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NASCAR nails another driver for substance abuse

by Pete McCole
Saturday, May 9, 2009


Jeremy Mayfield
NASCAR officials announced today that NASCAR Sprint Cup driver Jeremy Mayfield has been suspended indefinitely for violating the sanctioning body’s substance abuse policy.

Mayfield, the driver of the no. 41 Toyota, was one of three people suspended by NASCAR on Saturday, along with Tony Martin, a member of the no. 34 Sprint Cup team; and Ben Williams, a member of the no. 16 team in the NASCAR Nationwide Series.

All three were found in violation of Sections 12-1 (actions detrimental to stock car racing) and 7-5 (violation of the NASCAR substance abuse policy) of the 2009 NASCAR rule book and will be begin serving their suspension immediately.

Mayfield failed to qualify for Saturday night’s Southern 500 at Darlington Raceway.

“NASCAR has one of the toughest substance abuse policies in all of sports, that’s number one,” said Jim Hunter, NASCAR Vice President of Corporate Communications. “It’s all about safety and competition and a positive result means an indefinite suspension from all competition.

“The implementation of the random testing aspect of this program has been welcomed and supported by the drivers, owners and other competitors in the sport.”

Hunter would not disclose what substance any of the three tested positive for.

NASCAR has been resolute in enforcing its policy of zero tolerance for substance abuse and began a rigorous drug testing policy at the beginning of the 2009 season, including tests for performance-enhancing drugs as well as illegal drugs prescription medications.

Under the new policy, NASCAR tested all drivers participating their top three tier divisions and mandated owners to verify that all licensed crew members have been tested by a certified lab prior to the start of the season.

Mayfield Motorsports crew member Paul Chodora was suspended on Feb. 11 after failing a drug test at Daytona Int’l Speedway.

Mayfield, who is in his 17th season in the Sprint Cup Series, has five wins and nine poles in his 433 career Sprint Cup starts driving for Cale Yarborough, Roger Penske, Ray Evernham, Bill Davis and Gene Haas.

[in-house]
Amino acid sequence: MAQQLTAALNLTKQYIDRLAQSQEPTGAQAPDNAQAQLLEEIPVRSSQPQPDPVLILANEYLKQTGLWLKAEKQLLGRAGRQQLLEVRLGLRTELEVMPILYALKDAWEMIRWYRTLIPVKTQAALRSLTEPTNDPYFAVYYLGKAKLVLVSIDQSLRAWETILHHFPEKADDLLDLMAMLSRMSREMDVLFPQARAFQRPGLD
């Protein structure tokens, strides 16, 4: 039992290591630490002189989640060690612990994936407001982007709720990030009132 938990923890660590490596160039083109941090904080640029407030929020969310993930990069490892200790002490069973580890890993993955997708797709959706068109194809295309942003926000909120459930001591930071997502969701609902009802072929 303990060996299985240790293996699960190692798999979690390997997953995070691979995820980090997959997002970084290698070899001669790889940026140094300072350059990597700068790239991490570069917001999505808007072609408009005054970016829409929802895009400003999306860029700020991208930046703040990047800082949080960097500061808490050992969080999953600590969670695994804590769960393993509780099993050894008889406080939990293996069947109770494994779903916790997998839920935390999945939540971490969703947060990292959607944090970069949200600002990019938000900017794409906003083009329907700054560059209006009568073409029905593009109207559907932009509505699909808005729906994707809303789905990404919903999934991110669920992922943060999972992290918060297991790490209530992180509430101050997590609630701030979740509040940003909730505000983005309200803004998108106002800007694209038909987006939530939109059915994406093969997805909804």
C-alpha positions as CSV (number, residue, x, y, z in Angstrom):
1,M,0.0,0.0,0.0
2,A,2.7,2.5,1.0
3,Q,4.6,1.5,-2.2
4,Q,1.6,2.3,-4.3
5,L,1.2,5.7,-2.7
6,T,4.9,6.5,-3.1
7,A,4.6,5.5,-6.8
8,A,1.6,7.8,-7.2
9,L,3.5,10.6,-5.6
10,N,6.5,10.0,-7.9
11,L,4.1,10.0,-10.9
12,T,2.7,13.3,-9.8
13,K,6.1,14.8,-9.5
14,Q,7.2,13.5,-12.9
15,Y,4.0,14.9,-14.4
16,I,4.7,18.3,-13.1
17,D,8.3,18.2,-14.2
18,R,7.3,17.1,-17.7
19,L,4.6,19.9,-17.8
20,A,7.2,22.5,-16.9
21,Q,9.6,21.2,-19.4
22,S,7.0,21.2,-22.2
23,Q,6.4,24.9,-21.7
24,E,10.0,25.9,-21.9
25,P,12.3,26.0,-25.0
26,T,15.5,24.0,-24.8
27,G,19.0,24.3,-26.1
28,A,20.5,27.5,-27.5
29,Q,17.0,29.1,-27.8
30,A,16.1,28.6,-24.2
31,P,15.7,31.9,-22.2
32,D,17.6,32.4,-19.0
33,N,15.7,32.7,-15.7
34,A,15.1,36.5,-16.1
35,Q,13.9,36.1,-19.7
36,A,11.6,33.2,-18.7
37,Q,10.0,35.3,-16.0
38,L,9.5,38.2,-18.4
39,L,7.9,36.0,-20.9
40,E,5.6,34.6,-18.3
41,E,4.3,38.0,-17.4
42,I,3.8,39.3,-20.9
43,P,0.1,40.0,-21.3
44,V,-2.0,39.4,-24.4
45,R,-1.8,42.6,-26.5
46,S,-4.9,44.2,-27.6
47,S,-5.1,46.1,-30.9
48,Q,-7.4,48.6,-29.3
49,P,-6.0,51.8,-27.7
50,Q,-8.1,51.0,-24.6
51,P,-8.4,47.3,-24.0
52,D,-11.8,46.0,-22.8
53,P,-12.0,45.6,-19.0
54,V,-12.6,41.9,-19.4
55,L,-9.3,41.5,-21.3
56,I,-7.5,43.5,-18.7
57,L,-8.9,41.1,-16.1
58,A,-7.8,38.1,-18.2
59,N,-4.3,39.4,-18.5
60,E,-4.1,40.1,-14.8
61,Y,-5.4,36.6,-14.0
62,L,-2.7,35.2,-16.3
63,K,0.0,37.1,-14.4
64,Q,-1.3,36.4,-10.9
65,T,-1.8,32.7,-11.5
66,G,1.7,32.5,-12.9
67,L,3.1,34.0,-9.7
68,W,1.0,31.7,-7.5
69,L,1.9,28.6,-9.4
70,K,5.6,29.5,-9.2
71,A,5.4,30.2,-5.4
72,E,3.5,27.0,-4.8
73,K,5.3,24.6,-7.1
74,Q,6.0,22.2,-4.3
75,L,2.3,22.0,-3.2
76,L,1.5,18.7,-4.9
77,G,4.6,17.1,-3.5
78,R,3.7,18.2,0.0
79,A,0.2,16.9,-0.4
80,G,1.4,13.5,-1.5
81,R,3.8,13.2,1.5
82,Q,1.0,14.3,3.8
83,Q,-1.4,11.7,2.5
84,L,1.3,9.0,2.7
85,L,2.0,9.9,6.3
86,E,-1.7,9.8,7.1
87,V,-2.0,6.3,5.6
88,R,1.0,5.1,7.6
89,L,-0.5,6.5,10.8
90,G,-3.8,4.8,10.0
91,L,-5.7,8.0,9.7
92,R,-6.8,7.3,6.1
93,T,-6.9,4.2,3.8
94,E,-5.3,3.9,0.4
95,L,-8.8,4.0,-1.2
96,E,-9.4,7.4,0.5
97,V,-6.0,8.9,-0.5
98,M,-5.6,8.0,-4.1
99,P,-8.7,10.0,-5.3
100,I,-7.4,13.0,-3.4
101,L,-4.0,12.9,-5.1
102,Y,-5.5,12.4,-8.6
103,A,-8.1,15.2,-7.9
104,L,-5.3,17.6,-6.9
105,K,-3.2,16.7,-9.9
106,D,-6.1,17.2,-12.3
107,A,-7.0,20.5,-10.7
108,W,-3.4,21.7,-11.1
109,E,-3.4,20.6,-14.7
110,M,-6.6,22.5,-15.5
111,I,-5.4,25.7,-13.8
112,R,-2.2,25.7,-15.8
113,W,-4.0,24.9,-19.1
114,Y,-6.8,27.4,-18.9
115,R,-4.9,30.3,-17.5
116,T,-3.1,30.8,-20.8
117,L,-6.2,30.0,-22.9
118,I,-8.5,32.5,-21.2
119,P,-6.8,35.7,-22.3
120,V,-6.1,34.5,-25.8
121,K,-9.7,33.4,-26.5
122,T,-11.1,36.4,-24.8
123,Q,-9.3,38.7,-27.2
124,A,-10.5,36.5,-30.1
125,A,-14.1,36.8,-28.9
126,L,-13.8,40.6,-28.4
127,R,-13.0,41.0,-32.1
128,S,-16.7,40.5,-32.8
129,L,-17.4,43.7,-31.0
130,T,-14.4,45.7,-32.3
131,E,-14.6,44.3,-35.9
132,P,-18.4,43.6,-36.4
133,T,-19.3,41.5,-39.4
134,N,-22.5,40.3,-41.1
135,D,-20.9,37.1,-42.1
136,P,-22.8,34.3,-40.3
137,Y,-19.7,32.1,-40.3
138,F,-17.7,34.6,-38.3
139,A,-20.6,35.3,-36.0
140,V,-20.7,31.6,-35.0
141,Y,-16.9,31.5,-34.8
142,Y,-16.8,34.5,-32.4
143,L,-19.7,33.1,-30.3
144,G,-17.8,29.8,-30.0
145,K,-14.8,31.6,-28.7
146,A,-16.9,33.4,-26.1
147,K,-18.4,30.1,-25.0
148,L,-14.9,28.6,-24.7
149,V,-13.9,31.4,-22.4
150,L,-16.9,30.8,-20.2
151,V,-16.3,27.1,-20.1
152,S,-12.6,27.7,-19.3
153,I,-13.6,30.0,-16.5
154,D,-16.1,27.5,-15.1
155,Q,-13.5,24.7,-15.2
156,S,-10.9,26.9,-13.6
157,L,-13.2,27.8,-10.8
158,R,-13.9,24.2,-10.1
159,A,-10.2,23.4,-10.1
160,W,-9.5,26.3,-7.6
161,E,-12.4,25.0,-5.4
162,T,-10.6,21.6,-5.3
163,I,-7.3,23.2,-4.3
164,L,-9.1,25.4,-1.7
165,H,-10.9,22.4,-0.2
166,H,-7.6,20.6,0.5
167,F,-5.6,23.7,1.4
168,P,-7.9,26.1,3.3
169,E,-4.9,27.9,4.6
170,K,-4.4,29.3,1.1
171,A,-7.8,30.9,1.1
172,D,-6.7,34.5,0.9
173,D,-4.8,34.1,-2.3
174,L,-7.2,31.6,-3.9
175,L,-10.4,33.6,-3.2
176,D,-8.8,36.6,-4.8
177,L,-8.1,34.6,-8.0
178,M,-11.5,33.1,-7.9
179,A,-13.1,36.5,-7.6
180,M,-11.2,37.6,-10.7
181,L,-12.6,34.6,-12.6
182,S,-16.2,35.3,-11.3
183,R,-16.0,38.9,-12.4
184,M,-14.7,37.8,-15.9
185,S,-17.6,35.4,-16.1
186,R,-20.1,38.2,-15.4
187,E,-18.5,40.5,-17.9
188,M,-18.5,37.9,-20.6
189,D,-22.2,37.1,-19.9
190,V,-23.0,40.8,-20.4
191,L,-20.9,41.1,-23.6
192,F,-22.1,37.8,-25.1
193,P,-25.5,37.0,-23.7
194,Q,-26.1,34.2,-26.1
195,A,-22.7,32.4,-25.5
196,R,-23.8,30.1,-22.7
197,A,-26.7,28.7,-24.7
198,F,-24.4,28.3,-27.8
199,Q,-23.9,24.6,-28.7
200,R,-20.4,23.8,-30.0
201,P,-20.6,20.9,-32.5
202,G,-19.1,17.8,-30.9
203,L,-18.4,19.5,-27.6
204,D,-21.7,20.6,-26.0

Mayfield formed his own team, Mayfield Motorsports, for the start of the 2009 season and has qualified for five of the ten events this season, posting a best finish of 32nd at Talladega in April.

Mayfield, as the listed owner of the no. 41, will not be allowed to participate in any NASCAR-sanctioned event as a driver or car owner. Mayfield’s team is co-owned by Gary Smith, the Chairman and CEO of Big Red, Inc., a beverage company that serves as Mayfield’s primary sponsor.

Hunter said that Mayfield failed a random drug test administered during last weekend’s NASCAR event at Richmond Int’l Raceway, the results of which were received by NASCAR at noon on Saturday.

Mayfield’s suspension is the first for a driver in NASCAR’s top division, the Sprint Cup Series. Past suspensions have been handed down in the NASCAR Nationwide and Camping World Truck Series.

The suspension comes just days after former NASCAR Nationwide Series driver Kevin Grubb was found dead in a Virginia hotel room from a self-inflicted gunshot wound.

Grubb, who competed in what was then the NASCAR Busch Series, was suspended indefinitely by NASCAR in 2006 after refusing to submit to a drug test. He had previously been suspended in 2004 for violating the substance abuse policy but was reinstated.

Previous drivers who have been suspended for violating the substance abuse policy have been reinstated, however Hunter laid out no timetable for any of the three to apply for reinstatement.

“We have a zero tolerance for violations of our substance abuse policy and we’ve made it very clear that we’re going to stick to that,” said Hunter. “The random testing program is working and I think that you will find that it is heartily endorsed by everyone in the garage.

“There’s just no place for substance abuse in our sport.”

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